A Writer Receives The Gift of Space

There's more than one way to move an oak desk downstairs. My wife, Laura, said not to move her study until she was here to help, but I'm ready to begin, and she isn't back yet. After a two-week battle with computer software and printers (in an attempt to continue publishing my own books in a more economical format), I need a change.

I read somewhere, if you need a change and can't get away to the Bahamas, move furniture.

De-drawered, over on its top, sliding on soft cloths is one way to move a desk. I learned some of these techniques from years of working alone. Don't get down- slope from the desk, though. If it starts sliding out of control down the steps, damaging a wall beats damaging oneself. But I right the desk in the place I've chosen without a scratch to it or our residence.

Winter sun shines intensely through south windows. I wonder if it will be too bright. I bring my chair downstairs, sit at my desk, and pencil letters to widely scattered friends for half an hour. The sun shines on the desk, on my growing letters, golden, warm, and welcome. In summer, when I appreciate shade, the sun moves higher into the sky above the house and doesn't shine in.

So far, my choices are right. I had wondered. I found it hard to visualize how well a rearrangement of our house would work.

Season after season, I wrote happily between the kitchen and the dining area. Then I tried new software at the same time that I was learning a new printer and a new operating system. Some of the software turned out to be defective. It took time and frustration to differentiate between defective software and my inability to use it effectively.

Because I had paused for so long, when I was ready to write again, I reviewed everything about how I work.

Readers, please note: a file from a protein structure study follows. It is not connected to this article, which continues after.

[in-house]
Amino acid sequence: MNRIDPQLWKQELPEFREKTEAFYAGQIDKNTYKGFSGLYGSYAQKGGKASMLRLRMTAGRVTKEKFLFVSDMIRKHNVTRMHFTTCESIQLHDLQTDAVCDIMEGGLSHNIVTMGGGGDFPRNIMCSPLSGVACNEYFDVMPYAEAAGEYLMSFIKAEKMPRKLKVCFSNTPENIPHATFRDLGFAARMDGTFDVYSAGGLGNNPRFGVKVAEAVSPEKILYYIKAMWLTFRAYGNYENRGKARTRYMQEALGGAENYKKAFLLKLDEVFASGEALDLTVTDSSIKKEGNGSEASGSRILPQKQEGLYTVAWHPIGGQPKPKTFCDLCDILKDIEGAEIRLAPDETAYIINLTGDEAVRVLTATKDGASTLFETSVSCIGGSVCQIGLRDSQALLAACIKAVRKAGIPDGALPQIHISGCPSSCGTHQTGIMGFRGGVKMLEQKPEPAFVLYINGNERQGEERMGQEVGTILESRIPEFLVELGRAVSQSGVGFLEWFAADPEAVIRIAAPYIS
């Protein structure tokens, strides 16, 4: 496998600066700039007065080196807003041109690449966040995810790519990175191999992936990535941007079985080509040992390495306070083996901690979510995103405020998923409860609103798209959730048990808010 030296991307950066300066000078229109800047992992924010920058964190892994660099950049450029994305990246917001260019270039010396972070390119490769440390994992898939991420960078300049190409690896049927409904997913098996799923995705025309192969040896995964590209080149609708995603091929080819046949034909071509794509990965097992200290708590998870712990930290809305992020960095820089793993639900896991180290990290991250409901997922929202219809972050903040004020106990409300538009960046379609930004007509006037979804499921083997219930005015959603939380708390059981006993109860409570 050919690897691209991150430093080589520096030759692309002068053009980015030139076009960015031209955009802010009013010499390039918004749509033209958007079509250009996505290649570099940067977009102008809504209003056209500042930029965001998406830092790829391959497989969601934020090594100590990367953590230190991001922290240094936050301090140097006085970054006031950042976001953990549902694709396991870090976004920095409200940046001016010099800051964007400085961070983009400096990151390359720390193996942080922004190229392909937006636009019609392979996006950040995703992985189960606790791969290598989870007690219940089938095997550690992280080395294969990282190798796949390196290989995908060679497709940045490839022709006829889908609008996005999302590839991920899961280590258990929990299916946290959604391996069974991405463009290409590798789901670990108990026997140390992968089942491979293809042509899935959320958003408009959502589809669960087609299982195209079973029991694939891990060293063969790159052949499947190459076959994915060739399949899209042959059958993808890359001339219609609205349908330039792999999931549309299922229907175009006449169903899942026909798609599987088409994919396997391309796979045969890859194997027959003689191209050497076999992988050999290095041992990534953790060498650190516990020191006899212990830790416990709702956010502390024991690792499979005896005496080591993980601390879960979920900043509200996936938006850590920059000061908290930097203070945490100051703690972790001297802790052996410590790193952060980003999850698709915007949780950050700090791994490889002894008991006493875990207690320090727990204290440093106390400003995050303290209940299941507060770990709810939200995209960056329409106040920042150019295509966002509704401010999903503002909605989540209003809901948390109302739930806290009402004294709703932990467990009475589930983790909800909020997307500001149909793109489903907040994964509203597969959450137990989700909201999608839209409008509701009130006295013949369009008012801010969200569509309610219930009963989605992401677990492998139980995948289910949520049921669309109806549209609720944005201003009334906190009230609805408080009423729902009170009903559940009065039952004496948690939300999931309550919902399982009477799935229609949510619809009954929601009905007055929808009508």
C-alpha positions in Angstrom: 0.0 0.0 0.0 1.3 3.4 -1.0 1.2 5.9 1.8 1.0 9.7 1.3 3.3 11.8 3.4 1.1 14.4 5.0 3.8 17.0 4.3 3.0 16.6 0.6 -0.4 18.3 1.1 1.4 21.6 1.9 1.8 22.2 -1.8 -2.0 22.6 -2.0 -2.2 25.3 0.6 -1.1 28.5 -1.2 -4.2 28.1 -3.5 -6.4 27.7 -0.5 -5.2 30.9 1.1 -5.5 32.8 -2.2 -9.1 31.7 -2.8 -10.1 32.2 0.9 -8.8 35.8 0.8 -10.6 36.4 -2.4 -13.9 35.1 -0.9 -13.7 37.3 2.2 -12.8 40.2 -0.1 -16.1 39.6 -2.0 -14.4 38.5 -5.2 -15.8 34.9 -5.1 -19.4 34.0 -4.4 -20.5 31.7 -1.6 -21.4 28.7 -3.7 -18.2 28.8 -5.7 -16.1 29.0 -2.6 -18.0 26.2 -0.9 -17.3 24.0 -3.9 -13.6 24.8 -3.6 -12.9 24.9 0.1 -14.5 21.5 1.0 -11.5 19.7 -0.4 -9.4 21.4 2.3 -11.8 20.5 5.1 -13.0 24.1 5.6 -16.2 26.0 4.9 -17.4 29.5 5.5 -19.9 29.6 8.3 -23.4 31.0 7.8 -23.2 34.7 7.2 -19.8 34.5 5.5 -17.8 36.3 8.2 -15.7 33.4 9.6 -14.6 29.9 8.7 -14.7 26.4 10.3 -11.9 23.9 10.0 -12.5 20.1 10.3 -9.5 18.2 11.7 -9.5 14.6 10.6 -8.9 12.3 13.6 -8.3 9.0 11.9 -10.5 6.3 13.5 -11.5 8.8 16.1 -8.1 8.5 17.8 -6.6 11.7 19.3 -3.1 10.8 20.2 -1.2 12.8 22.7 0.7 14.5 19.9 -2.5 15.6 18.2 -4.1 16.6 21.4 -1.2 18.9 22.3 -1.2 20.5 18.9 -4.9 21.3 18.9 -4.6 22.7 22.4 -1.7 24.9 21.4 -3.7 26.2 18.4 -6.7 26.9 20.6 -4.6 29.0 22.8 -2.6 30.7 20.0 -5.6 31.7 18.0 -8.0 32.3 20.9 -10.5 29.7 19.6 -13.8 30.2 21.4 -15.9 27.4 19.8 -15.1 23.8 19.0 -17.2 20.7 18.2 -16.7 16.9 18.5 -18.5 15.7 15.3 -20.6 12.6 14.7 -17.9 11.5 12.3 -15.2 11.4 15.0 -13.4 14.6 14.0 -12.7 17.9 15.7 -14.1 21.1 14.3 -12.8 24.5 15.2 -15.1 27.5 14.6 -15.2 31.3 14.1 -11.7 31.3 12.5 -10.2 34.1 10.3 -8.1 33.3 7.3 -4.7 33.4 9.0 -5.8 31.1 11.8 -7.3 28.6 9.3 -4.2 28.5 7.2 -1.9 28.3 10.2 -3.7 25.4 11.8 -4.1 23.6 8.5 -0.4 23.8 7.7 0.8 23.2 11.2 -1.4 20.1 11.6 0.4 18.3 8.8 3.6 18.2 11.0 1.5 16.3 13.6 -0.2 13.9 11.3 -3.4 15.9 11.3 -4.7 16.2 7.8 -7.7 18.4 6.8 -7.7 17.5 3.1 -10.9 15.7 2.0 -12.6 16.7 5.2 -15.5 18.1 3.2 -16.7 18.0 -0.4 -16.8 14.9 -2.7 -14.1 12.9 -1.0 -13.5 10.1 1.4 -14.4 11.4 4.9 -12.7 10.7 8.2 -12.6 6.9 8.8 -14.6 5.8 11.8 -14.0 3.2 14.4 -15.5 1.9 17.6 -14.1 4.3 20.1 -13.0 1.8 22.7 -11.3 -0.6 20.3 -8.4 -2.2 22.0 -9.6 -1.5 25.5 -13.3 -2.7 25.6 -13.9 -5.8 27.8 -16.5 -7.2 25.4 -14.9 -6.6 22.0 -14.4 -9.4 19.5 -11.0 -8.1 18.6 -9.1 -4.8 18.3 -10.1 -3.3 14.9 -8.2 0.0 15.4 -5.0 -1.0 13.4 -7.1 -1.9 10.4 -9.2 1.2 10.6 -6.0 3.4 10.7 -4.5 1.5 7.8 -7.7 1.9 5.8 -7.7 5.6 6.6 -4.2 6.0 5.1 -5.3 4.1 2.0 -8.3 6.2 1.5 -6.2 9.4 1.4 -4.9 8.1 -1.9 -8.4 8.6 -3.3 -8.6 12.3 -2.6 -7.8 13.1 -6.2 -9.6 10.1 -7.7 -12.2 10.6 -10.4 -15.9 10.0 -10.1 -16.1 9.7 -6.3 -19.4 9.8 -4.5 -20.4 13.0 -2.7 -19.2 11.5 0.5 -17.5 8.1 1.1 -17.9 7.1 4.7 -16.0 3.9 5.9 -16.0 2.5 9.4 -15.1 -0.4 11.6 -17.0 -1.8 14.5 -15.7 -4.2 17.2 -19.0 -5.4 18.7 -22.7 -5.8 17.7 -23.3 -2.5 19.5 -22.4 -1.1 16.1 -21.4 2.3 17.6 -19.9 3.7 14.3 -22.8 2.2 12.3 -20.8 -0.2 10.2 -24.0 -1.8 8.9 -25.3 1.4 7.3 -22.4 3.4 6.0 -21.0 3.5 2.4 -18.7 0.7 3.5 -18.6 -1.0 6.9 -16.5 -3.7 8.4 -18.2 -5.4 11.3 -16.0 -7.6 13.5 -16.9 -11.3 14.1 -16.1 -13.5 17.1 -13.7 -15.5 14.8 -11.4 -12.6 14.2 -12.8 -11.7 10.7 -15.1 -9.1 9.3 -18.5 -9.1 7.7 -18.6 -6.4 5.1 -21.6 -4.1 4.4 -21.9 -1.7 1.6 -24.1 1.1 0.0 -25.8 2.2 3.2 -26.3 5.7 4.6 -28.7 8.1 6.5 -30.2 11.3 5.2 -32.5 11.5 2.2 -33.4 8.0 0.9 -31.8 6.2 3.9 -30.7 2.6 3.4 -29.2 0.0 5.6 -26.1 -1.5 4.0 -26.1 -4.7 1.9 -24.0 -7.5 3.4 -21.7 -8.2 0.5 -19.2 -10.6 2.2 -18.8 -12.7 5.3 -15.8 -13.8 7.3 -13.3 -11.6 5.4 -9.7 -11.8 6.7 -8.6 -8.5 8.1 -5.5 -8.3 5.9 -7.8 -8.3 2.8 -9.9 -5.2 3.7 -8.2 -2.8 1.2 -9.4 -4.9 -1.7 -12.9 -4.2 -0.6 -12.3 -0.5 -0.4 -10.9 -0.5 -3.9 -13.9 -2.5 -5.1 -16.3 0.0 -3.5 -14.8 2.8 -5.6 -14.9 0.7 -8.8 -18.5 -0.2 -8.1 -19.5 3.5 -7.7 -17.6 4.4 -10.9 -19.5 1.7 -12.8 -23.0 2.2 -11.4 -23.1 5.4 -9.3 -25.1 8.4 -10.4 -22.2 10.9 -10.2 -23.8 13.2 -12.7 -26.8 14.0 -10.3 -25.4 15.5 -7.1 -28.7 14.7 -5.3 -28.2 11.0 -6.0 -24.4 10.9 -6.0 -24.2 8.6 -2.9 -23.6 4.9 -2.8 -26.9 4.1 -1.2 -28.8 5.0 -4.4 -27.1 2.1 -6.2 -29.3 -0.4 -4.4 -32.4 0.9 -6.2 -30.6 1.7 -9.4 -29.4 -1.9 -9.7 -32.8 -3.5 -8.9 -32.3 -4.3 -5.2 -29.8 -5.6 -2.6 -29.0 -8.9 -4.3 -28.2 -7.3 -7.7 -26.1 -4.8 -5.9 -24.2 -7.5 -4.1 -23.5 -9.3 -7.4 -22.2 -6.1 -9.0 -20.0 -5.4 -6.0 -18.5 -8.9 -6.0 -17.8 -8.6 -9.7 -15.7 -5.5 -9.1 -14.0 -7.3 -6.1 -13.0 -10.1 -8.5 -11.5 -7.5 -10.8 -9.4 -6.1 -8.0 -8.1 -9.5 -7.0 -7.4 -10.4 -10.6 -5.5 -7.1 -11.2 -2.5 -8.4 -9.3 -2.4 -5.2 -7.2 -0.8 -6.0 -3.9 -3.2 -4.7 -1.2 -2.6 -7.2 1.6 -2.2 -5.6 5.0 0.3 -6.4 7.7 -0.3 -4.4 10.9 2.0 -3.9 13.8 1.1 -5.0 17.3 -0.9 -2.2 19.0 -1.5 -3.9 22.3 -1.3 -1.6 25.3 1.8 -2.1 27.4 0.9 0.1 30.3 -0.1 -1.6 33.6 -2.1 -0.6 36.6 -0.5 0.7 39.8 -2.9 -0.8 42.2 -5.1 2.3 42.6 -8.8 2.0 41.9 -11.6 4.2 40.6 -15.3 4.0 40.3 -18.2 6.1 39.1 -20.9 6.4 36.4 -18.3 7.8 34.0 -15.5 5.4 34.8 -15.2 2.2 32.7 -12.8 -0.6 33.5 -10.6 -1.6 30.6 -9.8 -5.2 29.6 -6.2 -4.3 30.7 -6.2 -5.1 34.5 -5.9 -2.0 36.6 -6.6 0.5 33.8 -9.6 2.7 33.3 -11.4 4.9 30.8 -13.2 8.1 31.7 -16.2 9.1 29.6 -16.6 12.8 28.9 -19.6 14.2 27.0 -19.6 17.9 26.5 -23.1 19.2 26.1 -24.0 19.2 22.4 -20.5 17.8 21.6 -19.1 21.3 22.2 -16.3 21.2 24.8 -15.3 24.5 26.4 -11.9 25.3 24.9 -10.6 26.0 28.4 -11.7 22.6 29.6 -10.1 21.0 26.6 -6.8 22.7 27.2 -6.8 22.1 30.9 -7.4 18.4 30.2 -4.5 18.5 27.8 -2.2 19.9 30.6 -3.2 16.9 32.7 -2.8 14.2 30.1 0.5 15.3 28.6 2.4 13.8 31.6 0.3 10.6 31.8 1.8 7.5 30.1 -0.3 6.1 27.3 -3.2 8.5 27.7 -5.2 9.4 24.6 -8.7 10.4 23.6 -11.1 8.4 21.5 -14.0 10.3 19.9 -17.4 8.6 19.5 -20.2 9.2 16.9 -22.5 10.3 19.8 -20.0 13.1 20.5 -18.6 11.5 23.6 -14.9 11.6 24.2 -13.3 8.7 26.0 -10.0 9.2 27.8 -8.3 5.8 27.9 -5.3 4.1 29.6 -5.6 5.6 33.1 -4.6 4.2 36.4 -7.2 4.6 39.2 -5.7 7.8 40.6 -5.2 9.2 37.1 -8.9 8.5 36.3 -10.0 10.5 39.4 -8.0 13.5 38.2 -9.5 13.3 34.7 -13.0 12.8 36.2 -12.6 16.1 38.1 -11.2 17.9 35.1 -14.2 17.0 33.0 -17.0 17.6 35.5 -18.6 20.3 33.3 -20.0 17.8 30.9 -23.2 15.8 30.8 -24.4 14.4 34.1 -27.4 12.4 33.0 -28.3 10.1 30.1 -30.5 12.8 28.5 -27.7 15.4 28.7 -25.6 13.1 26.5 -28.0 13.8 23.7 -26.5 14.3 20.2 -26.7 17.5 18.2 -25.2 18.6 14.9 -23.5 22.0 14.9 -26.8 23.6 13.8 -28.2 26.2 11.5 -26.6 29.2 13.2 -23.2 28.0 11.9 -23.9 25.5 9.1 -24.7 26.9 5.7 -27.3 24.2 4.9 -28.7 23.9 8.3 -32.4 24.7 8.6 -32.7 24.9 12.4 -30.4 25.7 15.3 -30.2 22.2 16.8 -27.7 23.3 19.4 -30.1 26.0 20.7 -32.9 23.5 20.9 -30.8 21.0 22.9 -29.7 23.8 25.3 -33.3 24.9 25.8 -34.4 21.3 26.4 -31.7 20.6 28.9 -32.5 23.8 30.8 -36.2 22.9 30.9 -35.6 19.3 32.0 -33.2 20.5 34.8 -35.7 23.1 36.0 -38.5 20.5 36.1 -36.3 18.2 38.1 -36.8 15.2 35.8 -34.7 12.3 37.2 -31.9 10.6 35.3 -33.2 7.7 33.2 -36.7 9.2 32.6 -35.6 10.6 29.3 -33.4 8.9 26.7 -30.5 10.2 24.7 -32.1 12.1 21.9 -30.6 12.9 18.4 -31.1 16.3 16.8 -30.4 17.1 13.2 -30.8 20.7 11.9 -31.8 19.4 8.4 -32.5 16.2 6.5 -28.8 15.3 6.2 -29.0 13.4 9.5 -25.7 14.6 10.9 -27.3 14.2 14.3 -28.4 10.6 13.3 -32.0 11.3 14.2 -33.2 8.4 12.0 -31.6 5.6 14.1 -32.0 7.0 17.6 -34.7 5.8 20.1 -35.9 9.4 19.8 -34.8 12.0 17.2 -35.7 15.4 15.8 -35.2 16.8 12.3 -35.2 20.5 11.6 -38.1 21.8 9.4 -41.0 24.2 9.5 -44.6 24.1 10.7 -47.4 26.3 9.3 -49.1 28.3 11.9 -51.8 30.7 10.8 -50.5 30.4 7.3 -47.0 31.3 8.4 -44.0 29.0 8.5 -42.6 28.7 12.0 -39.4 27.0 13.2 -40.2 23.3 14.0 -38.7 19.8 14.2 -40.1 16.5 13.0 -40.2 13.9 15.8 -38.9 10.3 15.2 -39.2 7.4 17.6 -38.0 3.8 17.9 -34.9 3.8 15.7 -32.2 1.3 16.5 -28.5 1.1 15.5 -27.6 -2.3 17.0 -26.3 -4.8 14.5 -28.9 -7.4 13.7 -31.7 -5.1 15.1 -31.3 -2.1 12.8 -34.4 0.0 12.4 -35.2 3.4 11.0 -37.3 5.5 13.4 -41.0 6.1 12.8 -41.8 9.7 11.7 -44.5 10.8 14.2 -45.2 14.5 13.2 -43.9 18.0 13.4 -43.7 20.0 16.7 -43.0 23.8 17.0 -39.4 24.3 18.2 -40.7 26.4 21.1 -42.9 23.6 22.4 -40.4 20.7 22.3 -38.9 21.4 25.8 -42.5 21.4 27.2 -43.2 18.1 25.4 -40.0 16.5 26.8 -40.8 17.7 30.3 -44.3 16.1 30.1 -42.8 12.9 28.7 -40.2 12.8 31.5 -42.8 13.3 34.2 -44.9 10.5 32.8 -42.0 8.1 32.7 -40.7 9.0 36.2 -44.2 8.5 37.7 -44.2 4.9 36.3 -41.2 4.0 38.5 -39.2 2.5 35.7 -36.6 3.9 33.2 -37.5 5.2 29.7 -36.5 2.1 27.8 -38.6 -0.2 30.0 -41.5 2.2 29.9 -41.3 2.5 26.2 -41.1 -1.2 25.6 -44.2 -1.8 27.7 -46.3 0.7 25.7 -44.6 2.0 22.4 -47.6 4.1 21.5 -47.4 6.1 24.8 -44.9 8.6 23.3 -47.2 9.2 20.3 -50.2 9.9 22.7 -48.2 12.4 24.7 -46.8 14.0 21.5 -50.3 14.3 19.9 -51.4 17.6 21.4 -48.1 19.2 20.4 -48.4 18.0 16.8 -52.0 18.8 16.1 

When I made pancake mix from different kinds of flours, oats, sunflower seeds, chopped nuts, powdered milk, yeast, and baking powder, dust from the dry ingredients drifted into my work area. Dust and computers shouldn't mix.

Bananas and oranges covered several of my manuscripts. Parts of short stories protruded into the enthusiasm of mixing dried-currant and chocolate-chip-cookie dough. I no longer felt content with mixing writing - food for the soul - with food for the body. I needed more seclusion from household activities.

The opportunity presented itself. Our daughter Juniper graduated from college. She worked through her first job after graduation, and she's confident about her future. "Use my room," she said, "for whatever you want. I don't need it anymore."

On her way from East coast to West, she stopped to visit. She sorted and stored her possessions so the room is easier to move into.

My mix of emotions is as intense as winter sun shining in the south windows: A deep touch of sadness that we won't see as much of Juniper. Joy that she is well on her way into the world and full of a spirit of adventure and confidence about the world and herself. Relief that I can move into a better area to work.

Laura is generous. "Use the larger, lighter room," she said, "and move our bedroom into Juniper's room. I don't use a study as much as you do. I'll be fine with a table in Juniper's room."

Moving the desk follows moving a queen-size bed and other furniture into what was Juniper's room, but not up or down stairs. I gather years of history, measured by dust, with the vacuum cleaner. I remove drawers from filing cabinets, carry the pieces downstairs, and reassemble. I carry down bookcases, supply shelves, books, and the computer.

Then I am ready, sooner than I would have estimated.

Plywood spans table-high filing cabinets and gives me large work surfaces. Experience tells me I will rapidly expand to fill all the available area.

I HAVE places to clean, piles of writing materials and books to sort and put away, but first, I compose with a pencil at my desk. Then I pick up my chair, carry it around all my work surfaces, place it at the computer, and work there.

No highly efficient, save-every-possible-step work area for me. I carry the chair, enjoy the change, and see out the windows from wherever I work.

Powerful wind bends pine trees and sere grasses sticking up through snow. Outside, it's 15 degrees. Warm sun shines in the windows. This is a perfect day for sitting inside, writing, looking out every time I pause to think.

My new work area gives me everything I need. It is as close to perfect as I expect to find in this material existence. Piles of work await my attention.

I begin.

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